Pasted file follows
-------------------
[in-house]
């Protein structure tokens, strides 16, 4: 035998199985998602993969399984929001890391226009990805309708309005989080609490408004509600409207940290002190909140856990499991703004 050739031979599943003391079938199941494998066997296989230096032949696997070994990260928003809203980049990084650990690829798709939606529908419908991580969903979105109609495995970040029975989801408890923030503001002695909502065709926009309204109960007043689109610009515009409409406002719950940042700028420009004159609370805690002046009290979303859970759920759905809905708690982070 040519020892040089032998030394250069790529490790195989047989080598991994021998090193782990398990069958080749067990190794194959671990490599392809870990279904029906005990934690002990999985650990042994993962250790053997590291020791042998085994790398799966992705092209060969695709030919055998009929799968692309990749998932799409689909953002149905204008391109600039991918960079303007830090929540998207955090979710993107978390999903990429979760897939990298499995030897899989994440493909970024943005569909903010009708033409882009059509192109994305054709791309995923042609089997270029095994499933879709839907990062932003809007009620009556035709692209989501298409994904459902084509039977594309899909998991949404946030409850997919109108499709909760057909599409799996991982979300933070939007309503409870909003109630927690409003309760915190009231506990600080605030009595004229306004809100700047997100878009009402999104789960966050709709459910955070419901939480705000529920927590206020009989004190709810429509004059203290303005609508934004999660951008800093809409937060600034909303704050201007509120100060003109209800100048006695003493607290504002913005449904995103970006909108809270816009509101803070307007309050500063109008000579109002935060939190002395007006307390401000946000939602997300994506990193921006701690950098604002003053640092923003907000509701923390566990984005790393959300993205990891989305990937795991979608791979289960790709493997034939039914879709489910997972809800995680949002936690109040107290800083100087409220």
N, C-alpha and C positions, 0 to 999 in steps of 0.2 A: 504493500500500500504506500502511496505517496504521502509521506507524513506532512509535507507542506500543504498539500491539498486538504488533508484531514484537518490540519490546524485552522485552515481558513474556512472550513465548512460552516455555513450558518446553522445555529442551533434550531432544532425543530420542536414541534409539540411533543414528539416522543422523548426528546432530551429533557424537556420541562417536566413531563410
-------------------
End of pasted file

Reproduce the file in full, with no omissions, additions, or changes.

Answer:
[in-house]
């Protein structure tokens, strides 16, 4: 035998199985998602993969399984929001890391226009990805309708309005989080609490408004509600409207940290002190909140856990499991703004 050739031979599943003391079938199941494998066997296989230096032949696997070994990260928003809203980049990084650990690829798709939606529908419908991580969903979105109609495995970040029975989801408890923030503001002695909502065709926009309204109960007043689109610009515009409409406002719950940042700028420009004159609370805690002046009290979303859970759920759905809905708690982070 040519020892040089032998030394250069790529490790195989047989080598991994021998090193782990398990069958080749067990190794194959671990490599392809870990279904029906005990934690002990999985650990042994993962250790053997590291020791042998085994790398799966992705092209060969695709030919055998009929799968692309990749998932799409689909953002149905204008391109600039991918960079303007830090929540998207955090979710993107978390999903990429979760897939990298499995030897899989994440493909970024943005569909903010009708033409882009059509192109994305054709791309995923042609089997270029095994499933879709839907990062932003809007009620009556035709692209989501298409994904459902084509039977594309899909998991949404946030409850997919109108499709909760057909599409799996991982979300933070939007309503409870909003109630927690409003309760915190009231506990600080605030009595004229306004809100700047997100878009009402999104789960966050709709459910955070419901939480705000529920927590206020009989004190709810429509004059203290303005609508934004999660951008800093809409937060600034909303704050201007509120100060003109209800100048006695003493607290504002913005449904995103970006909108809270816009509101803070307007309050500063109008000579109002935060939190002395007006307390401000946000939602997300994506990193921006701690950098604002003053640092923003907000509701923390566990984005790393959300993205990891989305990937795991979608791979289960790709493997034939039914879709489910997972809800995680949002936690109040107290800083100087409220």
N, C-alpha and C positions, 0 to 999 in steps of 0.2 A: 504493500500500500504506500502511496505517496504521502509521506507524513506532512509535507507542506500543504498539500491539498486538504488533508484531514484537518490540519490546524485552522485552515481558513474556512472550513465548512460552516455555513450558518446553522445555529442551533434550531432544532425543530420542536414541534409539540411533543414528539416522543422523548426528546432530551429533557424537556420541562417536566413531563410